Landscapes of Loneliness: New writing from Latvia hits Prague
This week Czech Books comes from the main exhibition ground in Prague, where the Bookworld - or Svet knihy - festival has been taking place. It was founded in 1997 by Czech publishers and booksellers, mainly to promote literature in the Czech Republic, but in the past years it has grown very much from a simple book fair into quite a major literary festival with writers from many parts of the world coming here. The theme of this year's Bookworld is "Literatures of the North" and the special guest of honour is the Latvian Literature Centre.
"When we received the invitation to come here and be the guest of honour, we realized that this should be the biggest possible presentation of Latvian literature, and that is why we are bringing the biggest delegation of Latvian authors we have ever had abroad. Seventeen Latvian authors are participating and we tried to select this delegation to be able to represent Latvian literature in its variety."
There are some similarities between the two countries in that they're both starting anew and they're both relatively small countries that have had different, but similarly troubled histories. And I know that particularly in the past few years there have been a lot of literary exchanges, there have been "Days of Riga" in Prague and "Days of Prague" in Riga. Can you explain why there seems to be a special connection between the two countries?
"There is also one other very important feature. Although our languages are not from the same group - the Latvian language is one of two living Baltic languages in its branch - the thing that people often do not know is that when new Latvian writing was invented at the end of the 19th century, the system of diacritics was taken from the Czech pattern. We have often spoken with Latvian authors and linguists that probably this outer form of language is something that is very deep in your subconscious, and a feeling that we are very close may develop in some respects."
Like a Picture
Take me from that plane, from the heavy gold frame of a large picture. See - I'm standing up to the knees in a compost heap. Second from the left, in a suit, flowers in hand. Lips squeezed shut, a smile running along the chin. I look furtive - you have come with someone else and will stay later at the ball.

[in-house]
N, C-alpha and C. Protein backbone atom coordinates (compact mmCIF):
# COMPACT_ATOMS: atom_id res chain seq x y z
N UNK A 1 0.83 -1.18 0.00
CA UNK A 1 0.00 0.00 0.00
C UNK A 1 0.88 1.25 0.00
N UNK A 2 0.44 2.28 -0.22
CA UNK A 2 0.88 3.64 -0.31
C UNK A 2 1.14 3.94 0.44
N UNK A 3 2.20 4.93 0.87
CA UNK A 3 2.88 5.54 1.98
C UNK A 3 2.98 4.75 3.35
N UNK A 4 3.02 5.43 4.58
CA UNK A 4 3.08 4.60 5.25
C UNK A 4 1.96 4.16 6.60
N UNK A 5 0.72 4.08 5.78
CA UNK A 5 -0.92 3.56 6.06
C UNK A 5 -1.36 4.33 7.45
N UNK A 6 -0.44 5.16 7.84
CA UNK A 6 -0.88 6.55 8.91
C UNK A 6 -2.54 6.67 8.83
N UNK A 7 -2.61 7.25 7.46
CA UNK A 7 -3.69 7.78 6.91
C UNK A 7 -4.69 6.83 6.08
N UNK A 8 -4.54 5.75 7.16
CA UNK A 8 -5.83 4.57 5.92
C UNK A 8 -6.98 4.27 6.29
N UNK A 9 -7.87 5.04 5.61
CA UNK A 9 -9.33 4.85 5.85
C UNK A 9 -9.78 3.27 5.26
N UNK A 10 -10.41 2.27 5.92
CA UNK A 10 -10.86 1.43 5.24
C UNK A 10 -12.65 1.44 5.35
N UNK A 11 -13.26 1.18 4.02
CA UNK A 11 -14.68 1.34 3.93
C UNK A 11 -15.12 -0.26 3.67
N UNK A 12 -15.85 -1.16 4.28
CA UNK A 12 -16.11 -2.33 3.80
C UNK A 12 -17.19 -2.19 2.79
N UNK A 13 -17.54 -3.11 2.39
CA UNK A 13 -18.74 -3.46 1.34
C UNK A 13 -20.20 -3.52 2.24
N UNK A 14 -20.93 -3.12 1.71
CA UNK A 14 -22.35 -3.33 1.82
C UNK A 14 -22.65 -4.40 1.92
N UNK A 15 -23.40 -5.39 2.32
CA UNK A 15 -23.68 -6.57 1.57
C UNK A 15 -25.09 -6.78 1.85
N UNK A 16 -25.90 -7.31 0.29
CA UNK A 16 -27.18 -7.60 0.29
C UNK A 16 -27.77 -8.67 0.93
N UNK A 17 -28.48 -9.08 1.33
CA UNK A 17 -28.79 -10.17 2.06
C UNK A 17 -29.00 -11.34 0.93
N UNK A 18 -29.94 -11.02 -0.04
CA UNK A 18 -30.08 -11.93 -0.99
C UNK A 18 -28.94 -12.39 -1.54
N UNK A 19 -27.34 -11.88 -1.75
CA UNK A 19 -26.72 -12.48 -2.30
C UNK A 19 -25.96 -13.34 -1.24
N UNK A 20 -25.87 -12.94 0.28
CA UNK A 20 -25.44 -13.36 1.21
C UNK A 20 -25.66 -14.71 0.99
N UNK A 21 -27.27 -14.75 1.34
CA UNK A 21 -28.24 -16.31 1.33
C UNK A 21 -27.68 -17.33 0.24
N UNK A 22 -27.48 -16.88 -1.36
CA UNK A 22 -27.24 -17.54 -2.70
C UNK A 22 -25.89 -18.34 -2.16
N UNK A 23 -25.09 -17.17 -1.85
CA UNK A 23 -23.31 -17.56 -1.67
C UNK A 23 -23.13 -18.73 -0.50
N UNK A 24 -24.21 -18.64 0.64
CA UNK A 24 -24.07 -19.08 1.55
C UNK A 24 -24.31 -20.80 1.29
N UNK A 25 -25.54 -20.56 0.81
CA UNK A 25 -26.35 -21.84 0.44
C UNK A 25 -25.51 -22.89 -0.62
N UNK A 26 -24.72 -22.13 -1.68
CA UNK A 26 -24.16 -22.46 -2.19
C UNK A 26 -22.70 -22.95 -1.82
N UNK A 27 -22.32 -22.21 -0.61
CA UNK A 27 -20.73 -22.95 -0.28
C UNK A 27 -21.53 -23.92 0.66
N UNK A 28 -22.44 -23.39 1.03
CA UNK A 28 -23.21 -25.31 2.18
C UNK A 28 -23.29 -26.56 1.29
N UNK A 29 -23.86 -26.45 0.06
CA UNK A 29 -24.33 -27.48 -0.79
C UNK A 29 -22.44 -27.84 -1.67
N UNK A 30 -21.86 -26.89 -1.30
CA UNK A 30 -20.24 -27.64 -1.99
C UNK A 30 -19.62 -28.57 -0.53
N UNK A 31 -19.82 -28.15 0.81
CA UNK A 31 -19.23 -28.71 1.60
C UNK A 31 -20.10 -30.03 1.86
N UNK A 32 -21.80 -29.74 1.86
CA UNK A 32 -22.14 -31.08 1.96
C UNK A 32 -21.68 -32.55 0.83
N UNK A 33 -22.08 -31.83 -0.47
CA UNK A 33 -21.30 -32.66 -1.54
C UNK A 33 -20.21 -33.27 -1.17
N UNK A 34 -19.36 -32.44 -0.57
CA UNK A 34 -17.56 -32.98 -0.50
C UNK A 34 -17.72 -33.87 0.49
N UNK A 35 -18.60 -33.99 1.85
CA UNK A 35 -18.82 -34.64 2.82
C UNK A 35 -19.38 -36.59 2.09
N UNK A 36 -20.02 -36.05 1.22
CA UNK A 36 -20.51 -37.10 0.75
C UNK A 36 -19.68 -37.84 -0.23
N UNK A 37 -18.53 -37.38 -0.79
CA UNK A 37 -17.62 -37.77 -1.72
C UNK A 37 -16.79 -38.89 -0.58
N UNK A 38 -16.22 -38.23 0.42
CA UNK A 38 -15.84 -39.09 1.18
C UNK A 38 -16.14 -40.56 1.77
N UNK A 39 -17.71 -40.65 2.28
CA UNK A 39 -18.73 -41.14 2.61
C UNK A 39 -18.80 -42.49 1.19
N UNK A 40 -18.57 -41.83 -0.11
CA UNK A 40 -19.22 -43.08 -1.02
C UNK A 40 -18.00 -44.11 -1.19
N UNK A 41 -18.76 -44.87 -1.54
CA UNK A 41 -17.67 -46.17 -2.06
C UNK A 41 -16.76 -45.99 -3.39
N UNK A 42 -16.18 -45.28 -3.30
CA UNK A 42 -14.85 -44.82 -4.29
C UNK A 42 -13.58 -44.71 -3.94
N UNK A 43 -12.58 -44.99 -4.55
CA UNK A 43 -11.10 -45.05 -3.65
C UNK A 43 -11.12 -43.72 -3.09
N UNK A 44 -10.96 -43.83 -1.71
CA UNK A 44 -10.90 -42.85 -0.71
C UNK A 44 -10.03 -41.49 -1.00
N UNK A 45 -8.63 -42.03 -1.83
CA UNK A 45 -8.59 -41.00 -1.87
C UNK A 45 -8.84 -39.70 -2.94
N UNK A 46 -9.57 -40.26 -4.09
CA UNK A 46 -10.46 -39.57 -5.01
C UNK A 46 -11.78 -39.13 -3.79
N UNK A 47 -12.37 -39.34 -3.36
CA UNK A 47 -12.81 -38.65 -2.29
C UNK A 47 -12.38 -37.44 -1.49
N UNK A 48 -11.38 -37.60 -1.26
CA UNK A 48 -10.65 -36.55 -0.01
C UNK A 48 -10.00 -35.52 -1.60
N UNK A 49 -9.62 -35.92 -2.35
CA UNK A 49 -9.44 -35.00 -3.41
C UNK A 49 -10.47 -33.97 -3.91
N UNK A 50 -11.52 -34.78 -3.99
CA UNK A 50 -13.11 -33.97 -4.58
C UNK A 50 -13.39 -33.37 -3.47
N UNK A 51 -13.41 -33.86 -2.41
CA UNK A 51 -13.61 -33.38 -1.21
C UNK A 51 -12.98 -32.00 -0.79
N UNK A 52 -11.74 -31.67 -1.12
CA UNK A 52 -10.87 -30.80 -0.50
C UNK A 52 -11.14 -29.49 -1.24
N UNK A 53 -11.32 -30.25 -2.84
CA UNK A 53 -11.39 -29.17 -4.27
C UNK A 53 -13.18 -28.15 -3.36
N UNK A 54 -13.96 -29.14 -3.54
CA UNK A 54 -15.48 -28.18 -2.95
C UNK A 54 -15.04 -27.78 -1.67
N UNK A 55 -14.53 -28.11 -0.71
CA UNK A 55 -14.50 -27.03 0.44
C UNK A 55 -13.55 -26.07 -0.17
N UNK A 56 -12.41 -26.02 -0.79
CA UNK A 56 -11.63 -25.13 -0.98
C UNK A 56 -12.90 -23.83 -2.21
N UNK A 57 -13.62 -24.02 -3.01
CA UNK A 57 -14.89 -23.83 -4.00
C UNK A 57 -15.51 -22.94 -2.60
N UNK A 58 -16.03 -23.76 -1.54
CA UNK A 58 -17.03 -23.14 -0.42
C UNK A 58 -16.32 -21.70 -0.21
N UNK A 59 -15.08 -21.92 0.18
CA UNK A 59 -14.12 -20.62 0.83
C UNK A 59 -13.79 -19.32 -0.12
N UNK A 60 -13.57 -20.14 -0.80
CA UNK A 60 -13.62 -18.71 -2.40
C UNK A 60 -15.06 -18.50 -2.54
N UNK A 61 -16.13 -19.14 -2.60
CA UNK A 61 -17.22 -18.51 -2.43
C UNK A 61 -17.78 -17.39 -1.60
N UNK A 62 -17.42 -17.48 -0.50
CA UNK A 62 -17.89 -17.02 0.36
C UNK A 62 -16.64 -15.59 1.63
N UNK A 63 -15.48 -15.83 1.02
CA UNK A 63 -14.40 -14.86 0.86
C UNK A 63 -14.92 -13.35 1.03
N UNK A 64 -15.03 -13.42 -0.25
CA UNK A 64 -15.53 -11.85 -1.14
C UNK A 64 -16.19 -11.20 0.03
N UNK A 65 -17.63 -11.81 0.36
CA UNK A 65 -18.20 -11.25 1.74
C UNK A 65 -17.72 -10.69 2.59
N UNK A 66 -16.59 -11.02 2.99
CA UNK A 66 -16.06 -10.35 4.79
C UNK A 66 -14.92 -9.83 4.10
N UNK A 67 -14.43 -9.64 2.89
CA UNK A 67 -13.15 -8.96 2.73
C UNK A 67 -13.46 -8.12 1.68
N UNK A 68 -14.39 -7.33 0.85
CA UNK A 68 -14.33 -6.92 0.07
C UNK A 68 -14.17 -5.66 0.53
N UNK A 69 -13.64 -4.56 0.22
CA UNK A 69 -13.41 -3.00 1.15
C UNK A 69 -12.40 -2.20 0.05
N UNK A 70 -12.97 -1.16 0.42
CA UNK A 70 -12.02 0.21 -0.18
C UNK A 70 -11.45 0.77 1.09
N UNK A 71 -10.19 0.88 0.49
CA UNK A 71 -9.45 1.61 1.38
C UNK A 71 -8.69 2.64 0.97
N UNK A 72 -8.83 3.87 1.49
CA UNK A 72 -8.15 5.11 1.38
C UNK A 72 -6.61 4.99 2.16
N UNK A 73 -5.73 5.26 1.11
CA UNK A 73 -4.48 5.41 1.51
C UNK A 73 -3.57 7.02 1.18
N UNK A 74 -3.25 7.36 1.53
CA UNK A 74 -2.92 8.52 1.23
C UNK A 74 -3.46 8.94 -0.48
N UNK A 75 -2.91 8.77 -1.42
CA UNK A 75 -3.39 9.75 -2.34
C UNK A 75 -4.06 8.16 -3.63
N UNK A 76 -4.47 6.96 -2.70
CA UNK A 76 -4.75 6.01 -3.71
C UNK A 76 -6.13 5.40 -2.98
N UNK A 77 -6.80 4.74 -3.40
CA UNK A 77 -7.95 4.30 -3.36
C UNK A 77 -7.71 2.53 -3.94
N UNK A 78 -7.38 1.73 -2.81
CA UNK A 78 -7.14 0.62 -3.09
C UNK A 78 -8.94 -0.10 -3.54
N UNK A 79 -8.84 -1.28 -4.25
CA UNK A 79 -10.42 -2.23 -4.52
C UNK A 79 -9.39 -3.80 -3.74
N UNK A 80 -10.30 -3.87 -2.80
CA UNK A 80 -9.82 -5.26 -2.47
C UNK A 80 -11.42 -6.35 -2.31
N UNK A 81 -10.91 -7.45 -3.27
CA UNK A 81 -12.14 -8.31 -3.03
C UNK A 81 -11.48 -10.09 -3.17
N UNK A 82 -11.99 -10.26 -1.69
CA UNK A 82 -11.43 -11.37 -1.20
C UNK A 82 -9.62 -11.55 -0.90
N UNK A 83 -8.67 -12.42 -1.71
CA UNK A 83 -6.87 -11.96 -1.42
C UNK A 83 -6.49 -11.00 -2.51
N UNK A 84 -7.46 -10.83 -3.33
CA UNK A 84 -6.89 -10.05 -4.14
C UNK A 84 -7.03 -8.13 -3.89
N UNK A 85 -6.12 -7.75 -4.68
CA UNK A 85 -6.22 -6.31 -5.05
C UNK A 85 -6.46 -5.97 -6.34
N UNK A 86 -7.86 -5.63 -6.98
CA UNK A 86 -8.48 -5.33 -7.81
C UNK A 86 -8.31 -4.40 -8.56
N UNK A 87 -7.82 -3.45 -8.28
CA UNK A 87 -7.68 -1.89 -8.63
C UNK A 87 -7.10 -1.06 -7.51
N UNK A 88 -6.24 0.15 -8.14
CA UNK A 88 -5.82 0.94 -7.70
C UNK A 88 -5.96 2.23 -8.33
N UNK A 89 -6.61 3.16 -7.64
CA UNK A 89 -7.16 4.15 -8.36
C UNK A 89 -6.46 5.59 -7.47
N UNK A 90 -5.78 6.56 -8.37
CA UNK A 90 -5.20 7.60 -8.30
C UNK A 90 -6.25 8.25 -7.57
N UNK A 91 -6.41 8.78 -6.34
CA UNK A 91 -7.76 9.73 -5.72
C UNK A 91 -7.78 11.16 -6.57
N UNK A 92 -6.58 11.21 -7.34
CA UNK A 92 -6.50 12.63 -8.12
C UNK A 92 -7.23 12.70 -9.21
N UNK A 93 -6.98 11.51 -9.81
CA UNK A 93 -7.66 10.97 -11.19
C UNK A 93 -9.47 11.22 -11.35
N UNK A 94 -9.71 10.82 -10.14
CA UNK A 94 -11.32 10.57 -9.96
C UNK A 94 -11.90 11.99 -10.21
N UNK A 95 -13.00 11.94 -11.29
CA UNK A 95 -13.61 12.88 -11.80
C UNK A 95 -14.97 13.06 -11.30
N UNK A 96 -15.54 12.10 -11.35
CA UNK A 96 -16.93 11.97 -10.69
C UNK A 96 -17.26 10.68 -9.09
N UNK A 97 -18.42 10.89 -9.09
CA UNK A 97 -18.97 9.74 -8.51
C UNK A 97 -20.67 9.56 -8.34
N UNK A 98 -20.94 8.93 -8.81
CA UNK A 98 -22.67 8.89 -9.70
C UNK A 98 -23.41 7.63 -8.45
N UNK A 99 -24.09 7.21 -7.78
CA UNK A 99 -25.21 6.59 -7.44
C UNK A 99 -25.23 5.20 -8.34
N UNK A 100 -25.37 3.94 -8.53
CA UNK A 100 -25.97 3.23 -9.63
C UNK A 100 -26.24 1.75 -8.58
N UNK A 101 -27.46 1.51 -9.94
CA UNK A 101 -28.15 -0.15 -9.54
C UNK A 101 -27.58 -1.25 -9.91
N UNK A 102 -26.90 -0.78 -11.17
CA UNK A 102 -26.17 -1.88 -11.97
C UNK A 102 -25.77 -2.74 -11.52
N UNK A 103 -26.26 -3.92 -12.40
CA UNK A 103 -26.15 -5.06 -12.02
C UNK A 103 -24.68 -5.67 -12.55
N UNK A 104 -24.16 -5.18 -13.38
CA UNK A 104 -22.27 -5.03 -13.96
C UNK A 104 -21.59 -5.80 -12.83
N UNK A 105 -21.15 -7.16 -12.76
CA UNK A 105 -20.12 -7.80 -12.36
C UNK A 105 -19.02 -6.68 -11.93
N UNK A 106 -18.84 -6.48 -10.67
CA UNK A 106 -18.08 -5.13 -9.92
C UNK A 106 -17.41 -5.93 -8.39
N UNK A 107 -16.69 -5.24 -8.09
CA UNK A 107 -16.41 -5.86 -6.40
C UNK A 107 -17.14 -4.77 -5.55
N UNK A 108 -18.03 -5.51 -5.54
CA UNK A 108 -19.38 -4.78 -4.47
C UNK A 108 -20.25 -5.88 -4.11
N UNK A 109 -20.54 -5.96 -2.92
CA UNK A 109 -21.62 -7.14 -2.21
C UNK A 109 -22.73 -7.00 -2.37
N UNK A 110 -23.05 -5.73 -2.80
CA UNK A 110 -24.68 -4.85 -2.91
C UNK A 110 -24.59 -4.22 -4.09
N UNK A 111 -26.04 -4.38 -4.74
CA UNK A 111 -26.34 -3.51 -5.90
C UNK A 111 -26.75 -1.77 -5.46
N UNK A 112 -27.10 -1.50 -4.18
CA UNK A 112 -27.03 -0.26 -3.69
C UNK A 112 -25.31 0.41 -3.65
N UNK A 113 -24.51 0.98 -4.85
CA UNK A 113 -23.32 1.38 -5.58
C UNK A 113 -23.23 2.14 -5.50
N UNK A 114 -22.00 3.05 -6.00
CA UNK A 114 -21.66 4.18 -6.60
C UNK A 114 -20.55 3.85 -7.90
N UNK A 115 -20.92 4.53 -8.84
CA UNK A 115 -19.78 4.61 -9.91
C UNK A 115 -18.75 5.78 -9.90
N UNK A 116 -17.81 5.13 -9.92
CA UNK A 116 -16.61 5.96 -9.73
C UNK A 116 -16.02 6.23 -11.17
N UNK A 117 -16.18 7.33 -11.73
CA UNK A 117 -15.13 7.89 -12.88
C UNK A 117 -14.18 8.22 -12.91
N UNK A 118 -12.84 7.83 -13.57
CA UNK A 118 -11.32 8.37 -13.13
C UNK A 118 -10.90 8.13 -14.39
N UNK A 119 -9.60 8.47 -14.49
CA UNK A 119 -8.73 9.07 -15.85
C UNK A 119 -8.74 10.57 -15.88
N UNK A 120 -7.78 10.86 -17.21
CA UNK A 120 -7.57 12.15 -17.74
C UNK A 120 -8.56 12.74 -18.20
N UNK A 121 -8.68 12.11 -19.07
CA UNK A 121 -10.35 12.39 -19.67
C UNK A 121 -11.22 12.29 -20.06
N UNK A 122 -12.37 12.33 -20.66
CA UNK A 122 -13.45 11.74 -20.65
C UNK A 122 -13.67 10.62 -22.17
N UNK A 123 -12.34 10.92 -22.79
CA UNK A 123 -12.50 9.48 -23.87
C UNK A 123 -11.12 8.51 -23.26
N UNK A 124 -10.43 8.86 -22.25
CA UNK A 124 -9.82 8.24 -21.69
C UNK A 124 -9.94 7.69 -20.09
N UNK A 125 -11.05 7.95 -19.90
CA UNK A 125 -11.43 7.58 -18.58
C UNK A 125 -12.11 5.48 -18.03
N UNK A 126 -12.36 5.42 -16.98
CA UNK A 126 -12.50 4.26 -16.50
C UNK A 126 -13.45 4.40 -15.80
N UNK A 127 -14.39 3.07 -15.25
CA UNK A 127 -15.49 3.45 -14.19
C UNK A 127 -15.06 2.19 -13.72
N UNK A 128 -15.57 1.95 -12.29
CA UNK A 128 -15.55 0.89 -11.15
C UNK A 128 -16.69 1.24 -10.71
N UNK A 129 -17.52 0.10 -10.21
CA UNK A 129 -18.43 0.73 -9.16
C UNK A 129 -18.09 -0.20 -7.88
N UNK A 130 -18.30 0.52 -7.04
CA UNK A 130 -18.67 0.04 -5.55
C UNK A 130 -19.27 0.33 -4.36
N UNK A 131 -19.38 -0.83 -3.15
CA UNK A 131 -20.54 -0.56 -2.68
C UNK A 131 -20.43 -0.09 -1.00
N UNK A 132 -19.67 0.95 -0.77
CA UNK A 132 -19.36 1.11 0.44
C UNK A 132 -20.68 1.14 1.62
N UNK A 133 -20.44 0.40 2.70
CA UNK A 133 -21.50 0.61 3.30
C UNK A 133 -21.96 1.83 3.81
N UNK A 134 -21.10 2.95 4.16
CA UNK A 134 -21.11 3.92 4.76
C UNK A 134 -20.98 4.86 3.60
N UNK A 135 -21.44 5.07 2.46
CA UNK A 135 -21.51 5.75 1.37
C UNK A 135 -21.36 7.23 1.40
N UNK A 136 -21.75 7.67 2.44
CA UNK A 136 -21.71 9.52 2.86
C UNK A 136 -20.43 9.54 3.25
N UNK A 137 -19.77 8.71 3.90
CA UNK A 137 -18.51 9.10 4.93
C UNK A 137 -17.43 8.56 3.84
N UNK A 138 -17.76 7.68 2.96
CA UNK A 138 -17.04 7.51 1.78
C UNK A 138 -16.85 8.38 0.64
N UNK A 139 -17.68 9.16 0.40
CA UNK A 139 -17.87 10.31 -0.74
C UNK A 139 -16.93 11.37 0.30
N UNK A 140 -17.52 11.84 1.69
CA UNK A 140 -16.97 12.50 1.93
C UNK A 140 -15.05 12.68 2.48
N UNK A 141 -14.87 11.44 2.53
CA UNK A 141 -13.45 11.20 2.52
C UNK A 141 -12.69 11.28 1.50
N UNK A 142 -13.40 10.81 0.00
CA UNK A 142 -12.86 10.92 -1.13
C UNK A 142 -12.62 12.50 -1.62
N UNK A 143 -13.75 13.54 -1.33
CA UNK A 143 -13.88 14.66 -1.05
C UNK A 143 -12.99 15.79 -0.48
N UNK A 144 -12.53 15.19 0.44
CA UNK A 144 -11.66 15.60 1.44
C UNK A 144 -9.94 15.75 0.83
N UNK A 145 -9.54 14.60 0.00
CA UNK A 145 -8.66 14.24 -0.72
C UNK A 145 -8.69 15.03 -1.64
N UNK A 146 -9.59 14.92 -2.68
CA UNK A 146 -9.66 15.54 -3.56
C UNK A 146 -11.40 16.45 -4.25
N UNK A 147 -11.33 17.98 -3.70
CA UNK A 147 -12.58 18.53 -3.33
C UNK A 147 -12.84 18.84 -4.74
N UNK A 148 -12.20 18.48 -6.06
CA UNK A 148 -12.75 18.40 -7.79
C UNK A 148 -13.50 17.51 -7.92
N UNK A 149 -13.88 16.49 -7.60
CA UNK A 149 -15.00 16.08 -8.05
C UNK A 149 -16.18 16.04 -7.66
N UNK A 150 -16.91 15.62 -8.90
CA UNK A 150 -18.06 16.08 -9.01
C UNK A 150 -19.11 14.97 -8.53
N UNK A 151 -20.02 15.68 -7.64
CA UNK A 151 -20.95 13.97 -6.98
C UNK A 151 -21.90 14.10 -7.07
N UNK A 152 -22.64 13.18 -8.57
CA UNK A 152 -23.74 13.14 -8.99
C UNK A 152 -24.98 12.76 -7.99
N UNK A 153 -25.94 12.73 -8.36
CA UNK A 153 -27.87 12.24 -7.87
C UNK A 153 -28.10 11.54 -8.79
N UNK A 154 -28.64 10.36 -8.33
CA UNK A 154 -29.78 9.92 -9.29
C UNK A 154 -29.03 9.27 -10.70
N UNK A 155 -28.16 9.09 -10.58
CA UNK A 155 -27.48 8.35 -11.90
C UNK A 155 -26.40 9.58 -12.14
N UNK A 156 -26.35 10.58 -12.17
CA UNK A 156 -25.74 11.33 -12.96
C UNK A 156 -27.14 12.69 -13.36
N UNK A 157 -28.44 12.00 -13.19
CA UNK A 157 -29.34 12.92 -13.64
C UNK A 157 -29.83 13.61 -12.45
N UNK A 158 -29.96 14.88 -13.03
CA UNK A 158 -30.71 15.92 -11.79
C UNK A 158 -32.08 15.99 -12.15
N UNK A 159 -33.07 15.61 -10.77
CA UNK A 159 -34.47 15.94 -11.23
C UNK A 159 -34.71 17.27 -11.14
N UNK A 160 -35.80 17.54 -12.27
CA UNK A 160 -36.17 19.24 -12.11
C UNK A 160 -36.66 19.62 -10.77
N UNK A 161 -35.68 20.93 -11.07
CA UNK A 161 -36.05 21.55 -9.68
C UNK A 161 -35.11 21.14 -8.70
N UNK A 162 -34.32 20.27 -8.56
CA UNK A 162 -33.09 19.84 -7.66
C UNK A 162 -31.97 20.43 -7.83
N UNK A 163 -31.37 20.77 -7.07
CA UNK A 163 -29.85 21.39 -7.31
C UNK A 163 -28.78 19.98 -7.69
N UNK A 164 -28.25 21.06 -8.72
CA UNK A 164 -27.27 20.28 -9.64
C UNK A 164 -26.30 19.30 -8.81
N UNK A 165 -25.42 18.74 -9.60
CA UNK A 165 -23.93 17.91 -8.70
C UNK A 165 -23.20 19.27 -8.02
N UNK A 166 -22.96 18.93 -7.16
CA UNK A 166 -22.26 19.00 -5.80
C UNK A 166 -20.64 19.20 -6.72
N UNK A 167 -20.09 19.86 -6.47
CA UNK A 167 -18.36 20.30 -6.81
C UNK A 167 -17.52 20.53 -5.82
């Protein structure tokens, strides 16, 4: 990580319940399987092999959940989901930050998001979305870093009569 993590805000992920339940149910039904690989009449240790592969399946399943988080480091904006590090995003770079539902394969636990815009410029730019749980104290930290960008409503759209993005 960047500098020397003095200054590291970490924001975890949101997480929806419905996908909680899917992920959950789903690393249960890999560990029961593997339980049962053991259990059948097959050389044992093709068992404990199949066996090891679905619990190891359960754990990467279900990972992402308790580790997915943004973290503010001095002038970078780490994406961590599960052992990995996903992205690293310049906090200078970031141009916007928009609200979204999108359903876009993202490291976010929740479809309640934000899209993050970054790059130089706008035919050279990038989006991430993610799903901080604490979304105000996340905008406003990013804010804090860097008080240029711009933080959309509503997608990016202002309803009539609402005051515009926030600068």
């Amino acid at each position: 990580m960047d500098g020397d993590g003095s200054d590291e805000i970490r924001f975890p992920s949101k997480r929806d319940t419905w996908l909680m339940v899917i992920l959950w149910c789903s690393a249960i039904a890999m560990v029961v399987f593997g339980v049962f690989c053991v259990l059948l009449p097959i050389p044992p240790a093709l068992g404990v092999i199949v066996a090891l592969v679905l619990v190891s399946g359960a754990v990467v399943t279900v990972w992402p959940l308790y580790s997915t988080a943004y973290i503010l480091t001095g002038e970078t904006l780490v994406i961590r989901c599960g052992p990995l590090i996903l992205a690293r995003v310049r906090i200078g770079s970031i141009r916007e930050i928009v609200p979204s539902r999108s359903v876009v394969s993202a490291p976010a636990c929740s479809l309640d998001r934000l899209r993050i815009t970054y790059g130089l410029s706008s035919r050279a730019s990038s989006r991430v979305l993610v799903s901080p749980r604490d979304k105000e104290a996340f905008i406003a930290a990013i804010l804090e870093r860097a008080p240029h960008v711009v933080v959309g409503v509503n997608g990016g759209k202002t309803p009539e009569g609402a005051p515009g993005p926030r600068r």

Nice to meet you, I'm a pumpkin. But tonight your hands will turn me into a stagecoach. It will take you to the open, dirty countryside - you'll open the door and watch how the rain tries to draw down your face in thin strokes.
This variety of writing, it seems that there's a lot going on in Latvian literature. Can you explain this?
"I think it's very significant that you started by reading a poem, because in Latvia poetry has always been the most important and the leading literary genre. This is very interesting, because you know that most readers would like to read fiction, not poetry. But in Latvia the situation is a bit different. Latvian poetry roots come from very old Latvian folk songs, four-line poems describing how old Latvians saw the world, describing their mythological principles, describing their emotions and nature of course. And this very strong poetic impact has remained up to the present day. Of course contemporary Latvian poets do not write folk songs, they write contemporary poetry, but there still remain features which come from these old days, from the old poetic system, and I think it makes Latvian poetry so different from the poetry of other nations.
"The second thing I should mention, speaking about Latvian poetry and why it has always been the main genre, is this period of resistance. Actually I can say that Latvian history is pure resistance - resisting Germans, resisting Russians, resisting whatever, because Latvia's geographical position has always made big nations and big countries willing to take it over, because economically this is like a bridge between Scandinavia, Western Europe and Russia, and this is why our small nation's history is just resistance.